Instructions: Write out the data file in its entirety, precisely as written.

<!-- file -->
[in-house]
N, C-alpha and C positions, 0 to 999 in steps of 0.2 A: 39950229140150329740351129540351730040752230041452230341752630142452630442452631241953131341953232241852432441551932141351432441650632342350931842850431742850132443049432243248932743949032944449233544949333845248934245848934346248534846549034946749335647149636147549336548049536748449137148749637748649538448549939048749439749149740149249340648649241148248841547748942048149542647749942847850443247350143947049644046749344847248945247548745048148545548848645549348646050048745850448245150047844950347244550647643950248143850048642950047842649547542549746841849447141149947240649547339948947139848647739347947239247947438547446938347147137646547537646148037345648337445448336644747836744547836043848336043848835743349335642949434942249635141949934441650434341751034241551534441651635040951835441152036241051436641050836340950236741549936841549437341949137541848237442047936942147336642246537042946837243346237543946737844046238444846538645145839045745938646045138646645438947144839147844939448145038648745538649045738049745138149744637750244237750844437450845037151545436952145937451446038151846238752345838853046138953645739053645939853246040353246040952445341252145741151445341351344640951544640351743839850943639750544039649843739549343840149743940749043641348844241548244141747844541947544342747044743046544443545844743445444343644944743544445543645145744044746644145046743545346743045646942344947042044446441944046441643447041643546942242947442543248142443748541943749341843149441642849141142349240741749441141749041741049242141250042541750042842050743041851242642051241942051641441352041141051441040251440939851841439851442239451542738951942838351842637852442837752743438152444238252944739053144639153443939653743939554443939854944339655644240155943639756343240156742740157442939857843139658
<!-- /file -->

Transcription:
[in-house]
N, C-alpha and C positions, 0 to 999 in steps of 0.2 A: 39950229140150329740351129540351730040752230041452230341752630142452630442452631241953131341953232241852432441551932141351432441650632342350931842850431742850132443049432243248932743949032944449233544949333845248934245848934346248534846549034946749335647149636147549336548049536748449137148749637748649538448549939048749439749149740149249340648649241148248841547748942048149542647749942847850443247350143947049644046749344847248945247548745048148545548848645549348646050048745850448245150047844950347244550647643950248143850048642950047842649547542549746841849447141149947240649547339948947139848647739347947239247947438547446938347147137646547537646148037345648337445448336644747836744547836043848336043848835743349335642949434942249635141949934441650434341751034241551534441651635040951835441152036241051436641050836340950236741549936841549437341949137541848237442047936942147336642246537042946837243346237543946737844046238444846538645145839045745938646045138646645438947144839147844939448145038648745538649045738049745138149744637750244237750844437450845037151545436952145937451446038151846238752345838853046138953645739053645939853246040353246040952445341252145741151445341351344640951544640351743839850943639750544039649843739549343840149743940749043641348844241548244141747844541947544342747044743046544443545844743445444343644944743544445543645145744044746644145046743545346743045646942344947042044446441944046441643447041643546942242947442543248142443748541943749341843149441642849141142349240741749441141749041741049242141250042541750042842050743041851242642051241942051641441352041141051441040251440939851841439851442239451542738951942838351842637852442837752743438152444238252944739053144639153443939653743939554443939854944339655644240155943639756343240156742740157442939857843139658